Port: Unethical actions of a judge expose problems with municipal courts
We must remember that municipal courts have been organized not as a venue for justice but as a way for municipal governments to raise revenues.
Last year one of her students came to her alleging that she had been sexually assaulted while at a party at North Dakota State University . This set off a chain of events in which Beall would act as the student's attorney and, according to the attorney for the accused, use her title as a judge to get an investigating law enforcement officer fired for allegedly making victim-blaming comments.
The defense says Beall's actions had a chilling effect on other officers who shied away from a thorough investigation lest they, too, be accused of victim-blaming by someone with the title "judge."
Whatever comes of those proceedings, one thing is clear: North Dakota's municipal courts have big problems.
Those presiding over them do not have the legal training most of us assume is requisite for someone presuming to call themselves "judge." Of North Dakota's 75 municipal judges, Beall is one of only 19 with law degrees .
If you don't like a judgment issued by one of these courts, you only have 30 days to appeal it to district court, a period of time that, in some circumstances, can pass before an individual even knows they have a judgment against them.
Even something as simple as basic record keeping is a problem in these shoddily run courts. They don't keep transcripts of their proceedings, and there are no standardized rules for which records from proceedings must be kept, and for how long. Even if you wanted to appeal a judgment issued by a municipal judge who may or may not have any legal training, and you managed to be within the brief window for such an appeal, your ability to get records on which to base that appeal would hinge on which municipal court you're dealing with.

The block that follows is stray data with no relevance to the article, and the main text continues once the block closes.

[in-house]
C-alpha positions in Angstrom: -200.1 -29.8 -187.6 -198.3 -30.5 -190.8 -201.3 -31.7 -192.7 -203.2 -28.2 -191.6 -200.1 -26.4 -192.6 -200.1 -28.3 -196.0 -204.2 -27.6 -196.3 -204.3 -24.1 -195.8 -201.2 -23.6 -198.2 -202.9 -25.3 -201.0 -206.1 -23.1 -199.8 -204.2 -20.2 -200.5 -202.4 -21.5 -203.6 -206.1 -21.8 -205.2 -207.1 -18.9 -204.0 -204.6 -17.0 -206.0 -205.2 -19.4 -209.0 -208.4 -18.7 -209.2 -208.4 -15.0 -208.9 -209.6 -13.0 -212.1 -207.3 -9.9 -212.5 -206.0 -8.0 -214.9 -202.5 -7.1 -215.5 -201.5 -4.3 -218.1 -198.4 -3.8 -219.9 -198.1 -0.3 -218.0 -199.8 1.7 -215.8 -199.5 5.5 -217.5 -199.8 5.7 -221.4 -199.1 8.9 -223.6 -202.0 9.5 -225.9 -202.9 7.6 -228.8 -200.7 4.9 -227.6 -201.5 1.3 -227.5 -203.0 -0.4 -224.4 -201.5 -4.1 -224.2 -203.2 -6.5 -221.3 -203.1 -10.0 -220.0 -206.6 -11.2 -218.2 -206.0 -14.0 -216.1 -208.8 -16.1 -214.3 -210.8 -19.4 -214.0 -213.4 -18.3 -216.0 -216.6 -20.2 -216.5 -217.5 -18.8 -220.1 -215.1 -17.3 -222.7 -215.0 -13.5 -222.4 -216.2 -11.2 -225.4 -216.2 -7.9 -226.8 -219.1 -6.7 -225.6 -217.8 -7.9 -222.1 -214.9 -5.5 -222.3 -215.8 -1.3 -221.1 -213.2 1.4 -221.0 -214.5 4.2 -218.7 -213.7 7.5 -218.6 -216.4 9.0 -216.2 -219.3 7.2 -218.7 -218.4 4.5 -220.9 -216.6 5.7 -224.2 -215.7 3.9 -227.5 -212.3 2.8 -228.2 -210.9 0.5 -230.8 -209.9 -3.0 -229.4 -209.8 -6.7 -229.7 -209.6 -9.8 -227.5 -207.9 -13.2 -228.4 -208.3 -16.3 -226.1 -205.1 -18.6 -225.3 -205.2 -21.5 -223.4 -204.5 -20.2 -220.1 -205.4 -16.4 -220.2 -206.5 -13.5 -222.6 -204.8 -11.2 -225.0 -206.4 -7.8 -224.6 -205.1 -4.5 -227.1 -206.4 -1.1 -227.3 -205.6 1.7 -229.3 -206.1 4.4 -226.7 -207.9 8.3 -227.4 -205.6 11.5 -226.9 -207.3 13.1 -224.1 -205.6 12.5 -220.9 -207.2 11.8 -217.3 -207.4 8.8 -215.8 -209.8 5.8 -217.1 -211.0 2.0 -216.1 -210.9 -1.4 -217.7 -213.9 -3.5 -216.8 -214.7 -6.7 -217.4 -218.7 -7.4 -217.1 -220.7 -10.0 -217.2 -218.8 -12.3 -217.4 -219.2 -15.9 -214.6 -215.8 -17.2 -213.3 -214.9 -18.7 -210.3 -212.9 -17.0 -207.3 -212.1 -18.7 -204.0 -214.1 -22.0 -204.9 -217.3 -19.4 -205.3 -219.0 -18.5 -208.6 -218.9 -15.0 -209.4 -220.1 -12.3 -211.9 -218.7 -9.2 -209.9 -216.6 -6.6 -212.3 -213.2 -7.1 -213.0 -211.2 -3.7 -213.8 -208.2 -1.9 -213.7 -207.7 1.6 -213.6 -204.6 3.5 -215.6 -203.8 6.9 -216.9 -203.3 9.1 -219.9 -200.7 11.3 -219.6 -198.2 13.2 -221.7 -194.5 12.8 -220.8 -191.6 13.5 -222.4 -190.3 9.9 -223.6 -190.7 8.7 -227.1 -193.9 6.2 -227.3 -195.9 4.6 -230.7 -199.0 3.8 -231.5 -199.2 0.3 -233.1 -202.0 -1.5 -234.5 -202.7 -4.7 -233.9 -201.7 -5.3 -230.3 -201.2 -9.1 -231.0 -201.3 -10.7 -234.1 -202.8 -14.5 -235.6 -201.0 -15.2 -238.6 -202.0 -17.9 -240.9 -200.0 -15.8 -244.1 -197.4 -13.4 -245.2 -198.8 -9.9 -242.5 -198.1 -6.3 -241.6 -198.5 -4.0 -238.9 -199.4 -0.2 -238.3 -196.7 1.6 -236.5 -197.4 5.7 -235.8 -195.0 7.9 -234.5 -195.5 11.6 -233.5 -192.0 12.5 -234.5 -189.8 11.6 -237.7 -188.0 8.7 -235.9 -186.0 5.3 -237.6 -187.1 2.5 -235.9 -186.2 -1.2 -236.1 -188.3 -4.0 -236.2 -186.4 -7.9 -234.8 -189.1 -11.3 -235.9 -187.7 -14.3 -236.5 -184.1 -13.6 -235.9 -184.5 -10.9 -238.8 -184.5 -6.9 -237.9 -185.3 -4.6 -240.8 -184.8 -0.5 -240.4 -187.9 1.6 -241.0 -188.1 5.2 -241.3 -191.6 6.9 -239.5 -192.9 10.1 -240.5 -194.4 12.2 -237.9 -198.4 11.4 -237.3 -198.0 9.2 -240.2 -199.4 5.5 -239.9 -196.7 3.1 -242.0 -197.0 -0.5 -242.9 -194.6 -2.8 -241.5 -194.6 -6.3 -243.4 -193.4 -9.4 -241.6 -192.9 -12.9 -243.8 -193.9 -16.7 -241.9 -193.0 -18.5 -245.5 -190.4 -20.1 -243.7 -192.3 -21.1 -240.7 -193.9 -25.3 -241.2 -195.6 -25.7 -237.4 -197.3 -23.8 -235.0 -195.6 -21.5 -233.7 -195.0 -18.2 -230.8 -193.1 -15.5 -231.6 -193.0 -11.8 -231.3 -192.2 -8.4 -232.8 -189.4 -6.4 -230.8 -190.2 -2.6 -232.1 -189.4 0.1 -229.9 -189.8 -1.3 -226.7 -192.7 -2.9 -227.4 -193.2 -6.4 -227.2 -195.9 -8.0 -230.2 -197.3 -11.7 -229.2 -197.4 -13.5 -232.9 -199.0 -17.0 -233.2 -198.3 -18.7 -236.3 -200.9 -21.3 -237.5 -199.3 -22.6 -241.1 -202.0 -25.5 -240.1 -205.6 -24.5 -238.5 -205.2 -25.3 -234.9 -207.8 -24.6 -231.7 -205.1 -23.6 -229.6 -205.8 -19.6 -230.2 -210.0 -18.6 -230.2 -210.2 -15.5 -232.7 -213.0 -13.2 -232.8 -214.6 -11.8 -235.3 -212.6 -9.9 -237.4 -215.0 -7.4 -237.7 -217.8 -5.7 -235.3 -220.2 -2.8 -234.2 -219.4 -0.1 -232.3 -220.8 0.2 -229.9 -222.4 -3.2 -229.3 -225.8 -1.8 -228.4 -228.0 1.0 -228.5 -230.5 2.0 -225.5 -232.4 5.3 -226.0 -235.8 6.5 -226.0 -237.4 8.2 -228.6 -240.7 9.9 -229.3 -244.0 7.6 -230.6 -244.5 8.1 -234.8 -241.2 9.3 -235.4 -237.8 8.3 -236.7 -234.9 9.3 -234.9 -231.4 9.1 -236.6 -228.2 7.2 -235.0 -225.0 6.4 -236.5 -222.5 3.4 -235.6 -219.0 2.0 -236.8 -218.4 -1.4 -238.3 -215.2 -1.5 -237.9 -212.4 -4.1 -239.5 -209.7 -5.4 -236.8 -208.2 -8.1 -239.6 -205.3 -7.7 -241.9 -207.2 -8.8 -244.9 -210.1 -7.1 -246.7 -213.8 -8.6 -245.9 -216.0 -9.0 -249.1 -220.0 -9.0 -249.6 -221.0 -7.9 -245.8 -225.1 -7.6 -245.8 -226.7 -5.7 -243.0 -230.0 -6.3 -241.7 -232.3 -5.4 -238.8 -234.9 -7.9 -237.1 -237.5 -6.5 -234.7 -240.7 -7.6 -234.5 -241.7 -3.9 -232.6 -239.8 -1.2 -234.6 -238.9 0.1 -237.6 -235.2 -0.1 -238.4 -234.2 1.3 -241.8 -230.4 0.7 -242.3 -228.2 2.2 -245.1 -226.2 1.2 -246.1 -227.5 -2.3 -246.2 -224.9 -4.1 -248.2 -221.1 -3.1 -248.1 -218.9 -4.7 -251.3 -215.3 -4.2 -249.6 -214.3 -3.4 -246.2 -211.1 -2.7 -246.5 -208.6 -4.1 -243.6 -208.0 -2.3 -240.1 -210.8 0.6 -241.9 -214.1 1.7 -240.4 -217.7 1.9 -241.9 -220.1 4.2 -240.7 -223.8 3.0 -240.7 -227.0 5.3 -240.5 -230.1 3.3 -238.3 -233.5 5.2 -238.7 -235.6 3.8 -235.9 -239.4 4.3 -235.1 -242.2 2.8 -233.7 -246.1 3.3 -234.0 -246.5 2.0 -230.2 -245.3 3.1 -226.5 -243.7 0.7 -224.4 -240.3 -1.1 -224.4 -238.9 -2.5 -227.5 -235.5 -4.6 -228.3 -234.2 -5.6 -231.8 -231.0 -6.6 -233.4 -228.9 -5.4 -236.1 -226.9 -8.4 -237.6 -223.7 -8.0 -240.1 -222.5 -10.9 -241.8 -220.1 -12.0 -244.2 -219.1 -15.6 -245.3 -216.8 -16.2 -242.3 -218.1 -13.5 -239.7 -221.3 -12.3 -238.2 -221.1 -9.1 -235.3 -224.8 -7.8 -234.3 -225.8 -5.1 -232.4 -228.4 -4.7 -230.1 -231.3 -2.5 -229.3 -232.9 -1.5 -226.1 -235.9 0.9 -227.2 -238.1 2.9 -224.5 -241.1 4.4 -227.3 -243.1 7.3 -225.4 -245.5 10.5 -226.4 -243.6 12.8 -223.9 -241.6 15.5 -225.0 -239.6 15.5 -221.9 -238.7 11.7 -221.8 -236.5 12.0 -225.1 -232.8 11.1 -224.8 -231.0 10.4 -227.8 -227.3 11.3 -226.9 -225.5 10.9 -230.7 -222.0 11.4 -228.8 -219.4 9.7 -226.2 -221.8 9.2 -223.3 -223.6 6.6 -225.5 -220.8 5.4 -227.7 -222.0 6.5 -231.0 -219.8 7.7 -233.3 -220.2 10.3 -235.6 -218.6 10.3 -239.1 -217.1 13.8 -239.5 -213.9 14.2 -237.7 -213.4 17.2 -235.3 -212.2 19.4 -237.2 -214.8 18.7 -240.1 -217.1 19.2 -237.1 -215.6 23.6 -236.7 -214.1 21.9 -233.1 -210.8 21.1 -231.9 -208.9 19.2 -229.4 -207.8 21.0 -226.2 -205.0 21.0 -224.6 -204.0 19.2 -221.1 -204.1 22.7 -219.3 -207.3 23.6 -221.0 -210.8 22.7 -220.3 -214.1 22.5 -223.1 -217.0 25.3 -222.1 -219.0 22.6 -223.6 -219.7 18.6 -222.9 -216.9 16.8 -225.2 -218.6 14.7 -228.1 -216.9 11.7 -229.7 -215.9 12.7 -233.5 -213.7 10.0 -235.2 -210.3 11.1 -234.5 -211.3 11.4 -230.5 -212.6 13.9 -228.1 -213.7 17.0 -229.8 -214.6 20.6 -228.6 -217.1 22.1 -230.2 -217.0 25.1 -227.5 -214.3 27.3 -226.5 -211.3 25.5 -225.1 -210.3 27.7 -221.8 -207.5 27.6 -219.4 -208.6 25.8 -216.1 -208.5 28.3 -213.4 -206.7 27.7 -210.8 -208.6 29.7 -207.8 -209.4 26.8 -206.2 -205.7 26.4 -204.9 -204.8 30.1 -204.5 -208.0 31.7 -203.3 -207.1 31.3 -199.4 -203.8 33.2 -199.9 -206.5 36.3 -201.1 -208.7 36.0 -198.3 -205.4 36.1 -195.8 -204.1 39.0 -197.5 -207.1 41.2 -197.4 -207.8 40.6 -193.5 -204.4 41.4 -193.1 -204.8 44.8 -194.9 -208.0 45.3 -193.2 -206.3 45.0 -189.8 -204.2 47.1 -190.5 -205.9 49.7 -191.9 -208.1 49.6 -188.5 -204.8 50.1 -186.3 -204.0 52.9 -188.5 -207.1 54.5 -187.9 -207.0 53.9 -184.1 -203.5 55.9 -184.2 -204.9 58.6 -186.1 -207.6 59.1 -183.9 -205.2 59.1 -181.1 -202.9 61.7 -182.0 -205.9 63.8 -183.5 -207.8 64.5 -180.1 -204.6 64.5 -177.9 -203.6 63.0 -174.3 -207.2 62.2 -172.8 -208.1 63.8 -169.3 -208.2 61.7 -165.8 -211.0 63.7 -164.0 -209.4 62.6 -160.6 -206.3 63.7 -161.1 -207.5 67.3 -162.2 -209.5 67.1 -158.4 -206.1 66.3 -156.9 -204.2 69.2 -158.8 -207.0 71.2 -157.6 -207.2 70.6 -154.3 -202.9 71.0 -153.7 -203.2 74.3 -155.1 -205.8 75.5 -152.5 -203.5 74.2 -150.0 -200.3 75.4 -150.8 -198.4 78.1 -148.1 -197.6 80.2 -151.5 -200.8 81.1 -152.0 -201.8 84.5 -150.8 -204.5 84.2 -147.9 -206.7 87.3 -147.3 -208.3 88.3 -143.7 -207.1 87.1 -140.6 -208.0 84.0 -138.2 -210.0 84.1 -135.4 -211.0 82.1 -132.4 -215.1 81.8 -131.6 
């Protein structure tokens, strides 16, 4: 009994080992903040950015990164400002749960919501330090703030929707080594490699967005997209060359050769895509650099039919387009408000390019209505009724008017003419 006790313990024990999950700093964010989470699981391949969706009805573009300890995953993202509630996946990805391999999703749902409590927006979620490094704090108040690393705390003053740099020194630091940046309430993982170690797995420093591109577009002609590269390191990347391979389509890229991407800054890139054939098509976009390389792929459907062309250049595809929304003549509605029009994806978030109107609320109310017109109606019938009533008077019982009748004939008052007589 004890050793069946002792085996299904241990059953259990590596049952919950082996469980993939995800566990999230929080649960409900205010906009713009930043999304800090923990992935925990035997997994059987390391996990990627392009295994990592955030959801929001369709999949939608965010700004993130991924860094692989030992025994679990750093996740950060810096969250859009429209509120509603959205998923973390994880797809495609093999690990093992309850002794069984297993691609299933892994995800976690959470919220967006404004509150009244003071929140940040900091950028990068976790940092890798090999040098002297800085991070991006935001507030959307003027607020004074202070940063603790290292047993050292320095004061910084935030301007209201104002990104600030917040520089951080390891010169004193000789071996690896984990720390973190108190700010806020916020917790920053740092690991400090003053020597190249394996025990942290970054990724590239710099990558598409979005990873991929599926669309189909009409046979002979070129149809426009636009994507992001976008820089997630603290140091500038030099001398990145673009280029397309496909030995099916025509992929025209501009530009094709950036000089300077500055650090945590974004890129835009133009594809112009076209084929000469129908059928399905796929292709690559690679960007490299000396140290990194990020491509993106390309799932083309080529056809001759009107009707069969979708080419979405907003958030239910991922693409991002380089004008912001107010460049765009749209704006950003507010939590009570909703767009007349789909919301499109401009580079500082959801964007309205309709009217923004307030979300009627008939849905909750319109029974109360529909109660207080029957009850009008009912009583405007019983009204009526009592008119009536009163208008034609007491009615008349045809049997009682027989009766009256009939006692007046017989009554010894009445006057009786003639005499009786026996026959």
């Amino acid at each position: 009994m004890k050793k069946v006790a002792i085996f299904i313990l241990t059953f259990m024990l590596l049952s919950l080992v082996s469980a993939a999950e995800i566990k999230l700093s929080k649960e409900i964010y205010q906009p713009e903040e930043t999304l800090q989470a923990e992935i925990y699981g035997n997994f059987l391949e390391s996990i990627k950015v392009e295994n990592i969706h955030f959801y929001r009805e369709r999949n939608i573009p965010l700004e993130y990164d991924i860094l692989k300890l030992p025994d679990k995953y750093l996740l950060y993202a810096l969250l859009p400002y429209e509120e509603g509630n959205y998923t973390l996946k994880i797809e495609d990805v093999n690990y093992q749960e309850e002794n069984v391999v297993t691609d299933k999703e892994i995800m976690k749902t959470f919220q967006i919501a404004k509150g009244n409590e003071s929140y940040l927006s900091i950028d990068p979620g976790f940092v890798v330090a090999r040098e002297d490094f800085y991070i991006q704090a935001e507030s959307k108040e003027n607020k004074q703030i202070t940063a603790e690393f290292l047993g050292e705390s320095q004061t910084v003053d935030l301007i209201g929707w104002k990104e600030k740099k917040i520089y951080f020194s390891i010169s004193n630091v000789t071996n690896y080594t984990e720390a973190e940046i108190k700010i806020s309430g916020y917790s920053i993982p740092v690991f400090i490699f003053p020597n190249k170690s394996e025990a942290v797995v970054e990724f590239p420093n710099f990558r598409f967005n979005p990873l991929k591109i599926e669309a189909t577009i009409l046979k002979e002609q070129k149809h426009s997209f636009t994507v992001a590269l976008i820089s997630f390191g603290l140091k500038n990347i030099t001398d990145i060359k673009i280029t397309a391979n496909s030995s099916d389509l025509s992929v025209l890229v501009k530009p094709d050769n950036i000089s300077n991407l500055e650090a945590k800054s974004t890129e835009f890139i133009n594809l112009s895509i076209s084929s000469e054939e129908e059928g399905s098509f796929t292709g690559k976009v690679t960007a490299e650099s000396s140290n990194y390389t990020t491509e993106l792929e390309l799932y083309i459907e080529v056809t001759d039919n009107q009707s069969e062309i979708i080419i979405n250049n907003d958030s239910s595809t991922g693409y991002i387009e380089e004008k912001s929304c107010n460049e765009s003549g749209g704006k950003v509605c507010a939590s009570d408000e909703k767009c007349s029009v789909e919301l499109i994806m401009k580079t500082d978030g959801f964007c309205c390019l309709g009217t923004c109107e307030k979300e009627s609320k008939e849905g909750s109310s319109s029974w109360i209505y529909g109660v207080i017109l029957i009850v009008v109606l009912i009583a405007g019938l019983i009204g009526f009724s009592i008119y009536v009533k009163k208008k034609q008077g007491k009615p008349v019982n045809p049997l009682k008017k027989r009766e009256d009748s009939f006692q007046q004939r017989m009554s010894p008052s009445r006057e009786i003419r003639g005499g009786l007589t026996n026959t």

How did this sorry state of affairs come to be?
We must remember that municipal courts have been organized not as a venue for justice but as a way for municipal governments to raise revenues. Unlike district courts, where, per Section 2, Article IX, of the state constitution , levied fines must go to the state's Common Schools Trust Fund, city governments get to keep the money from municipal court proceedings.
That's why lobbyists for North Dakota's city governments pushed for the ability to raise local traffic fines beyond statewide levels . It's why the Legislature, earlier this year, allowed municipal court judgments to be treated like district court judgments for the purposes of collections.
Beall's actions were misguided and unprofessional, and may well have hampered the ability of her own client to find justice, but they are a small part of a larger problem with North Dakota's municipal courts.
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Rob Port, founder of SayAnythingBlog.com, is a Forum Communications commentator. Reach him on Twitter at @robport or via email at email@example.com .